Nevertheless, one student tore up their sign and cursed at them, and a professor “told [CFACT] we should be ashamed of ourselves for supporting such an event.” Houser believes there is a pattern of intolerance of disagreement from certain radical leftists: “The ‘tolerant left’ is only tolerant if you agree with them. The fact that anyone could even disagree with them at all – that just blows their minds and angers them.”

But with the exception of these occasional students who have been “impossible” to reason with, Houser believes CFACT appeals to many college students on both sides of the political spectrum. Many current college students have been taught from an early age that “industry is evil, we’re destroying the Earth, people are evil, there are too many people on this planet,” – all of which makes it difficult for students to be open to free-market environmentalism. As a result, CFACT must explain to college students that they are on the same side on many issues: CFACT’s stance is not that they “don’t care” if industry pollutes the environment, but rather that industry can better the environment and people’s lives in many ways.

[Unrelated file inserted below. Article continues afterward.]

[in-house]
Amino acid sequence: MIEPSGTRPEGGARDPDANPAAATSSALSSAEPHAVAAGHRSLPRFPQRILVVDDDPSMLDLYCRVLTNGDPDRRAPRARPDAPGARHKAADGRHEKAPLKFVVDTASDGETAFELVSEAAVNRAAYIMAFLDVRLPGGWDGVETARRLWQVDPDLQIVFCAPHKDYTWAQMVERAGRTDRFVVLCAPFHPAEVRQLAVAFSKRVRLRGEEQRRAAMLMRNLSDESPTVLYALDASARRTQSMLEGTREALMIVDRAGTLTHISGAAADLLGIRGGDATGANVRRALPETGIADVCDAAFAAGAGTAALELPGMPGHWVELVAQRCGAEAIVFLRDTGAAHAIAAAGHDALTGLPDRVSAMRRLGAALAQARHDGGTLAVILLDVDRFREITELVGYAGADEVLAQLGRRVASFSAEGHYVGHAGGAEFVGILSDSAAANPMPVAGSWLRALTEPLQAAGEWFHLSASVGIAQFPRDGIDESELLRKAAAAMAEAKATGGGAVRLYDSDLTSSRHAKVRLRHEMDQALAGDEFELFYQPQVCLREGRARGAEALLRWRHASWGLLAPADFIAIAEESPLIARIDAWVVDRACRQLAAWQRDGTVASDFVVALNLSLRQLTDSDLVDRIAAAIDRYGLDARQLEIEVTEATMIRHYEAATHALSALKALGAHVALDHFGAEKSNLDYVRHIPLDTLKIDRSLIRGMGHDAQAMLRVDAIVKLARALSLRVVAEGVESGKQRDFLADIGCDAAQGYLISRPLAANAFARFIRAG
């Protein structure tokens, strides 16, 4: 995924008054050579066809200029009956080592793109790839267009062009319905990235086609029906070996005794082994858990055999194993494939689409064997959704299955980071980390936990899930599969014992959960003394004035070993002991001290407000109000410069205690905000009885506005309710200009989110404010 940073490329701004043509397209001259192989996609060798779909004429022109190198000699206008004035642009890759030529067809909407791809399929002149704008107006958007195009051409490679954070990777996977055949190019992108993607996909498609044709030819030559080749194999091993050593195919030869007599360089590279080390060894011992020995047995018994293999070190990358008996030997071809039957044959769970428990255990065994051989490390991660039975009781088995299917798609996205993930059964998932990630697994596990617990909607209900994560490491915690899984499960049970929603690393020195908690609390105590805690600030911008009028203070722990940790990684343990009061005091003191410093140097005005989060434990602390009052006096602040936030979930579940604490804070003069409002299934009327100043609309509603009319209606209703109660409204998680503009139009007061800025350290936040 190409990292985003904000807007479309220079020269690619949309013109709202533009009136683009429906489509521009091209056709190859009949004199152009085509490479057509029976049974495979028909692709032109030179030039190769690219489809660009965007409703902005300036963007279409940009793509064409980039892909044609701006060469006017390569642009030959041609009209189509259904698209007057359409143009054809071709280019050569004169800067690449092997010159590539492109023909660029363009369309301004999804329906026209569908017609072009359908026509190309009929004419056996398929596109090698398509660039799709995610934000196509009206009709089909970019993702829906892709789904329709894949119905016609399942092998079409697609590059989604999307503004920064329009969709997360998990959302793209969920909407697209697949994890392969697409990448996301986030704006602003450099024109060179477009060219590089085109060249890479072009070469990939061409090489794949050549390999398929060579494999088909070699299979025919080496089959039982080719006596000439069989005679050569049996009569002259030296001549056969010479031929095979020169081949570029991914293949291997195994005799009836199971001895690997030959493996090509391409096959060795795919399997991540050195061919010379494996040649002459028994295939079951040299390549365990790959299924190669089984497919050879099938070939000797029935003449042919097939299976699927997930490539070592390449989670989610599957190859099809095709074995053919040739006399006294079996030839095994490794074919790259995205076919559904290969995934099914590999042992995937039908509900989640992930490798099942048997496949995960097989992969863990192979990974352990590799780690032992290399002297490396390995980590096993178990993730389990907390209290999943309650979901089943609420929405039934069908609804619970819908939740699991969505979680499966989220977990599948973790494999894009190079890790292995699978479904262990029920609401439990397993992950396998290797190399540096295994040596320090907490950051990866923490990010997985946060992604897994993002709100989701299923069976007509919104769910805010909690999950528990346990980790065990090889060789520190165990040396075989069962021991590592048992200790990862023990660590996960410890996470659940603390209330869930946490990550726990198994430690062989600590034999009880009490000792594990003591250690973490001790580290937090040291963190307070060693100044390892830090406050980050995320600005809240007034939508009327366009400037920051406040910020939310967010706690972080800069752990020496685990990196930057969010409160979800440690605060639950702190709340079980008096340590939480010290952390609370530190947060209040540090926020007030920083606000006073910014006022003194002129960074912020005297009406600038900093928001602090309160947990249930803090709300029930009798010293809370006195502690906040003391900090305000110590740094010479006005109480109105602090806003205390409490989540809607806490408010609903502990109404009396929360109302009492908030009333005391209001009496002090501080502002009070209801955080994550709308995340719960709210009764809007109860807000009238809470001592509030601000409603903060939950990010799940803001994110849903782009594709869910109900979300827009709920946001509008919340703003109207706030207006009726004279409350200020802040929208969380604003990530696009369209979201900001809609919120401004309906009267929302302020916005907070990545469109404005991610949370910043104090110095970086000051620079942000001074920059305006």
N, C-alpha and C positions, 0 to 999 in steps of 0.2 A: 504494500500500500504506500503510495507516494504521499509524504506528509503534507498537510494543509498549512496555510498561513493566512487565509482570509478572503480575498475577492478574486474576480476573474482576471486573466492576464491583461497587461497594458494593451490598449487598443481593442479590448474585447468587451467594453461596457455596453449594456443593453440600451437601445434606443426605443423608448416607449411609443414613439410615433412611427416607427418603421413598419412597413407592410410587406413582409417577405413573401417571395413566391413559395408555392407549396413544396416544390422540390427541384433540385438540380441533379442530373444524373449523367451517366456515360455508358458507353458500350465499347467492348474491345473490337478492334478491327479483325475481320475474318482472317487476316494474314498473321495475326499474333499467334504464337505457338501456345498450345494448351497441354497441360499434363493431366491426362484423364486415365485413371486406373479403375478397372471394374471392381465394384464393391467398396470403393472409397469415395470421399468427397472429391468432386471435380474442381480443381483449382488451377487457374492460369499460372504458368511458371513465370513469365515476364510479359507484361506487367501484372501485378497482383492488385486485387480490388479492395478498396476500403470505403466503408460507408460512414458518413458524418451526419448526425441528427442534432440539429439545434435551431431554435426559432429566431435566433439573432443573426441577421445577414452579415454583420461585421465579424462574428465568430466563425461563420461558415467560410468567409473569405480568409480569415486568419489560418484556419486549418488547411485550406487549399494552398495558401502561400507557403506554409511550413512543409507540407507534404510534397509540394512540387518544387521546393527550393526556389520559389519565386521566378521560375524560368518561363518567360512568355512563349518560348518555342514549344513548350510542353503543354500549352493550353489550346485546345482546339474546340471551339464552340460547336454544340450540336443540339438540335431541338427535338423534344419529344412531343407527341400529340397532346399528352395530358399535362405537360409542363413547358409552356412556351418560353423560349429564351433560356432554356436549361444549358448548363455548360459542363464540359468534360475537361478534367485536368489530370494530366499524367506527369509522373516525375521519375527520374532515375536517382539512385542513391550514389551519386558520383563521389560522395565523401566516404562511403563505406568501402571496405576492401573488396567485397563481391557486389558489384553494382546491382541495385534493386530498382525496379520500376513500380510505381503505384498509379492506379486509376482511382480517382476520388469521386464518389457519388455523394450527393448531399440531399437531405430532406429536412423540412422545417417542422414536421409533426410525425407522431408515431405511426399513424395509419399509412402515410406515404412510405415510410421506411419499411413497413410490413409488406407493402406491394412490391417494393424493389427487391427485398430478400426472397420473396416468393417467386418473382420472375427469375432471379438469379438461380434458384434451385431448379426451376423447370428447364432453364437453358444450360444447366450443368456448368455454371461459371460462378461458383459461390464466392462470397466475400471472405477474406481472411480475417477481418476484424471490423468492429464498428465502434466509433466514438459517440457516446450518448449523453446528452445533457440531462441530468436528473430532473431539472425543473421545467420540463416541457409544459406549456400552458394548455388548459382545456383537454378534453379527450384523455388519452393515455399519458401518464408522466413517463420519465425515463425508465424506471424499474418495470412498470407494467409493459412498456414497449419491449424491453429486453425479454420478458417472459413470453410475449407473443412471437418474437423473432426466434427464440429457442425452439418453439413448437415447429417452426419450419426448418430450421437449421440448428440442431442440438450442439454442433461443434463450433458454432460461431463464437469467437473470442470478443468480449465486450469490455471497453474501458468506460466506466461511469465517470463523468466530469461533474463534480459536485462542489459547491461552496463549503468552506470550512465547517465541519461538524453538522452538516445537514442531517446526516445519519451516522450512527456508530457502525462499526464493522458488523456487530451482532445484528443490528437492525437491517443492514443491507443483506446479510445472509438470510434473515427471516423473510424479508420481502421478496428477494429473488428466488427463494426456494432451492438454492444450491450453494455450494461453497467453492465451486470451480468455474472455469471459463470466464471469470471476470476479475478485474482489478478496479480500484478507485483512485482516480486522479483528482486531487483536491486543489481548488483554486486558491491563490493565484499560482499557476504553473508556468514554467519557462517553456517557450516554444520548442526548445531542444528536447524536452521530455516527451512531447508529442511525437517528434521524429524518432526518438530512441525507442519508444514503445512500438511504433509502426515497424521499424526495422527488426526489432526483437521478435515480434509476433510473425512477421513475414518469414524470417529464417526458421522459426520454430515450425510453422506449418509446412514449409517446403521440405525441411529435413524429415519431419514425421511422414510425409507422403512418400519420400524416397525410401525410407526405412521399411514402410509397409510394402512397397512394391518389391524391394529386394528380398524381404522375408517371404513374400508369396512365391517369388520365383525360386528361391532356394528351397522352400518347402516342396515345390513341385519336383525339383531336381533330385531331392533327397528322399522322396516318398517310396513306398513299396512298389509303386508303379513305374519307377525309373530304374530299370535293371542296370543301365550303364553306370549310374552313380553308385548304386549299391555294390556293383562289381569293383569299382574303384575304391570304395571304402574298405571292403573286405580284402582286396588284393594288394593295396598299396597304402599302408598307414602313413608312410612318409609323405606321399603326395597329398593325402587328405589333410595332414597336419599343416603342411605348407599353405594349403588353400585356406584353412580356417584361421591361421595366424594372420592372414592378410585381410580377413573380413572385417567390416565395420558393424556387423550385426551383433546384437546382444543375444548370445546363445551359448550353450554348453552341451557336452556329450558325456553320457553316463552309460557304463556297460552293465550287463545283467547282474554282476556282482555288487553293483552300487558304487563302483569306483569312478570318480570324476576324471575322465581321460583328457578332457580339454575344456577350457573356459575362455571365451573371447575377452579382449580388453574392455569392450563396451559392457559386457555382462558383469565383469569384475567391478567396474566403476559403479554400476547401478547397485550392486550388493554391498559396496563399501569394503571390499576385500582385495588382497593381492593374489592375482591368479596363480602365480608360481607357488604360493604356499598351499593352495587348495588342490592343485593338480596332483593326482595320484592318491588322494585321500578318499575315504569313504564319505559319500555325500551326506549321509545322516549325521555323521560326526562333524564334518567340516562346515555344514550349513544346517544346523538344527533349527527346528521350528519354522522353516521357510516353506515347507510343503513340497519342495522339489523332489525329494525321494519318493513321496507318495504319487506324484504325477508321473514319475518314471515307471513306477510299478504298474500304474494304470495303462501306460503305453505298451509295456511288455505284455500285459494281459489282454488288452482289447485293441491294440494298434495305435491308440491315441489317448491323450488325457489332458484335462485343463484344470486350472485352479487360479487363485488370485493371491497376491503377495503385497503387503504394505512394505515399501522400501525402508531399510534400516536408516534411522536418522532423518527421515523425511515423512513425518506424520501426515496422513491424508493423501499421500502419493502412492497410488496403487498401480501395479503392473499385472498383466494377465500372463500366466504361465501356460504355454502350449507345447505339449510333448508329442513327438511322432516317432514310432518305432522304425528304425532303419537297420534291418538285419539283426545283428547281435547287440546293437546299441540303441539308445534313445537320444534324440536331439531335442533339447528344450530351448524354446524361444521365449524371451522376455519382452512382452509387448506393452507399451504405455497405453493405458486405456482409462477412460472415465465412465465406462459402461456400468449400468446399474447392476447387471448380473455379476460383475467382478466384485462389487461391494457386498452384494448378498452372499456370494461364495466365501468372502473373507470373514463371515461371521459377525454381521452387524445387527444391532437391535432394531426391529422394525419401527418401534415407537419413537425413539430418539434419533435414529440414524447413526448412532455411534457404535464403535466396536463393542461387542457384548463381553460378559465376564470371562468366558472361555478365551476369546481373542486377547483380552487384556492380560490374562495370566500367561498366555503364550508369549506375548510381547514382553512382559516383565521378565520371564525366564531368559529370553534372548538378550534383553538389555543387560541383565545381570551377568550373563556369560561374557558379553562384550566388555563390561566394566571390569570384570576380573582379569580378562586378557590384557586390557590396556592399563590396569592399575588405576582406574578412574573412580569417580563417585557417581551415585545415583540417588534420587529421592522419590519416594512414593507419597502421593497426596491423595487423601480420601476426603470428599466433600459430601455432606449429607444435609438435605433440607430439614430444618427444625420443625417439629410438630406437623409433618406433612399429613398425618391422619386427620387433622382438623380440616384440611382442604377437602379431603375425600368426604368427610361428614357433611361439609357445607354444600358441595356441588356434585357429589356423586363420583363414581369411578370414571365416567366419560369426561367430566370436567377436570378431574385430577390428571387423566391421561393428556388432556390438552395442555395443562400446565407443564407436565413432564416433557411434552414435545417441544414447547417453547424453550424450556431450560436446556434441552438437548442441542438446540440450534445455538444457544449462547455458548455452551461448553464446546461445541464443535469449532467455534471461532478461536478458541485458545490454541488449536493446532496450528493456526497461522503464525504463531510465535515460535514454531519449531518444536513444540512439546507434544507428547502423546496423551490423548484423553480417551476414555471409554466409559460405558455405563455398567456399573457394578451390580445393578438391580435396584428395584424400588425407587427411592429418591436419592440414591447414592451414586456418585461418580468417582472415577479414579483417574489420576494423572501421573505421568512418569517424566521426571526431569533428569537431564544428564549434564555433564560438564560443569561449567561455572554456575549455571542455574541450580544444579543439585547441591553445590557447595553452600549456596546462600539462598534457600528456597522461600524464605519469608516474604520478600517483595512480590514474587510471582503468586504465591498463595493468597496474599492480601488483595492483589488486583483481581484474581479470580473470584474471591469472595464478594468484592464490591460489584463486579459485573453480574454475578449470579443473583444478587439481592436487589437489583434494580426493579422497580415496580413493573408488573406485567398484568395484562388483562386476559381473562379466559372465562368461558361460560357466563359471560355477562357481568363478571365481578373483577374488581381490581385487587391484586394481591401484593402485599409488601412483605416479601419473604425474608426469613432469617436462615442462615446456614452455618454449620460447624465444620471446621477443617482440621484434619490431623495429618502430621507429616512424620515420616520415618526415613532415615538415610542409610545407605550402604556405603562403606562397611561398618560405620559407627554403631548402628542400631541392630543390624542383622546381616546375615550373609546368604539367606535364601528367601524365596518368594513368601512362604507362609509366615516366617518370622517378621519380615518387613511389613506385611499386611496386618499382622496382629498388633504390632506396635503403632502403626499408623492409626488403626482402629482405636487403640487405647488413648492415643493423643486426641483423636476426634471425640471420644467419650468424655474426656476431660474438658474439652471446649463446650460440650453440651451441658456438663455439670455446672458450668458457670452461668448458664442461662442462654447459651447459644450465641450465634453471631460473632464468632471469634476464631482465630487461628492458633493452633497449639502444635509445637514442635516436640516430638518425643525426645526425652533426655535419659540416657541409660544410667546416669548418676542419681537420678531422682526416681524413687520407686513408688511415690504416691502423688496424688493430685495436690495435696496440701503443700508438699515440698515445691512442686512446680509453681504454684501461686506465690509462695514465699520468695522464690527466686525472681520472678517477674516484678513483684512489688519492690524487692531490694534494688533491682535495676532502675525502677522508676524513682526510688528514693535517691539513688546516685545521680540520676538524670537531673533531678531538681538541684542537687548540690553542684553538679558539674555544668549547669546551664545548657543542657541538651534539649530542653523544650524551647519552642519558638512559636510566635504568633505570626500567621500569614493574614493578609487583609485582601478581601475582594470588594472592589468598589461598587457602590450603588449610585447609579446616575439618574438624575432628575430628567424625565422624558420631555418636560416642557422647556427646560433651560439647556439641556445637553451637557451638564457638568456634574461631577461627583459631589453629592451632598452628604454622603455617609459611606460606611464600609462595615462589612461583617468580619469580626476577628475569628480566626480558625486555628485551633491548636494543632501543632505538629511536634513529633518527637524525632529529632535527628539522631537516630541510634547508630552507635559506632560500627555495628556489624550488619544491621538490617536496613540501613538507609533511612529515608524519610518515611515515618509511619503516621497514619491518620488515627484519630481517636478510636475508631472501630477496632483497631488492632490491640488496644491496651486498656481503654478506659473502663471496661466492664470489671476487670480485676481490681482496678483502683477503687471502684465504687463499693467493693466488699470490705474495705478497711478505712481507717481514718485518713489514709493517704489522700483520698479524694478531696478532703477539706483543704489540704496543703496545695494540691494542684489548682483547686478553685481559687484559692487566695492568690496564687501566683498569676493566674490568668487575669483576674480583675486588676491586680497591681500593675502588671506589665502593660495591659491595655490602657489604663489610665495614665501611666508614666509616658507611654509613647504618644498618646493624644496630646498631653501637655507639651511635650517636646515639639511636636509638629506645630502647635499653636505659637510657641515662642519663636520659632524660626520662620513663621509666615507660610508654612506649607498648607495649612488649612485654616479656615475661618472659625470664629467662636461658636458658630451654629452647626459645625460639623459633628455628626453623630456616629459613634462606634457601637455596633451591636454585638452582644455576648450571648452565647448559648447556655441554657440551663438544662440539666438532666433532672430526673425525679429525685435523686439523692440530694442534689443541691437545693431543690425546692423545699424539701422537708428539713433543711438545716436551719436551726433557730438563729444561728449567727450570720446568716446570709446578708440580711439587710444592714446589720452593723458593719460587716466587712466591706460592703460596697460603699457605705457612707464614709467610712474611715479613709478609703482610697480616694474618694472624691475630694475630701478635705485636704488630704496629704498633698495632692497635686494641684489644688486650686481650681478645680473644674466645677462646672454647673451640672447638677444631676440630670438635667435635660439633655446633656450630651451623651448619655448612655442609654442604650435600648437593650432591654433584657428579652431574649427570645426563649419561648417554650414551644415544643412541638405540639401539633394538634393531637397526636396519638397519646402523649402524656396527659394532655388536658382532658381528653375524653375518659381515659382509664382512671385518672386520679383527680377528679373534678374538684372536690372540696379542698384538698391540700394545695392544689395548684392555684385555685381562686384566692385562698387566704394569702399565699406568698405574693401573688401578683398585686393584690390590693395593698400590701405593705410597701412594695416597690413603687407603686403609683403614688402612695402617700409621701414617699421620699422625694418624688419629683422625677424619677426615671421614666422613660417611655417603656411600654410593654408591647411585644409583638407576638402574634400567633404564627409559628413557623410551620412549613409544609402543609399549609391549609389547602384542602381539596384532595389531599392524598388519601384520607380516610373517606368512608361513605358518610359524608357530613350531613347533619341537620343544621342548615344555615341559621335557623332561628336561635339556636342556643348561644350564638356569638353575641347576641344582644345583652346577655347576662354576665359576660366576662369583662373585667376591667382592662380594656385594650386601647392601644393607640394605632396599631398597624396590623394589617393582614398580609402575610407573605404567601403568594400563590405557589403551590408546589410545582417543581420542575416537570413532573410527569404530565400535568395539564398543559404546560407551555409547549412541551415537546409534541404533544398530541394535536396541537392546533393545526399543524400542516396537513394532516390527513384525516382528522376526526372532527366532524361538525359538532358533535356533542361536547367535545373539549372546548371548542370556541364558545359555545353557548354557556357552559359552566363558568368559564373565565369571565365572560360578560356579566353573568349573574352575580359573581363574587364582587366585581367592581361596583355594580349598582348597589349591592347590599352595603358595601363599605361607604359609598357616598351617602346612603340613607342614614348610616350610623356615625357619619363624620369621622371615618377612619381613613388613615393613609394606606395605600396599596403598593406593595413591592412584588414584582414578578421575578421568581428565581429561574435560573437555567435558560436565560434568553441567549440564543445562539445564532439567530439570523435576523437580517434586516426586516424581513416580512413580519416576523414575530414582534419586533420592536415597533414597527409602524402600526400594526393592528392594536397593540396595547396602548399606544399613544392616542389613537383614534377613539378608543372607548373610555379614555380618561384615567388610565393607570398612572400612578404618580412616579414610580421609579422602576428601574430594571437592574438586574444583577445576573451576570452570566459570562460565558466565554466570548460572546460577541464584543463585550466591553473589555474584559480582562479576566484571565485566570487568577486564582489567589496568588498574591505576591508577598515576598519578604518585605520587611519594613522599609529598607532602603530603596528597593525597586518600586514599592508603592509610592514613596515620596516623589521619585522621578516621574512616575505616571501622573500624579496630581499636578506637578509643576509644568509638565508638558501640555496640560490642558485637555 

Ultimately, working with people who hold different opinions is a central part of CFACT and of politics in general. Houser said that when he worked as a legislative assistant in New Jersey for two years, he found that “maintaining and forming relationships with people from across the aisle” to find common ground without sacrificing one’s principles is the most effective political strategy. He observed that legislators who were able to put aside their differences and reach common ground were by far the most accomplished. In the same way, CFACT seeks to bring together liberals and conservatives who care about the Earth to do good for our planet.

If you would like to learn more about CFACT, visit their website at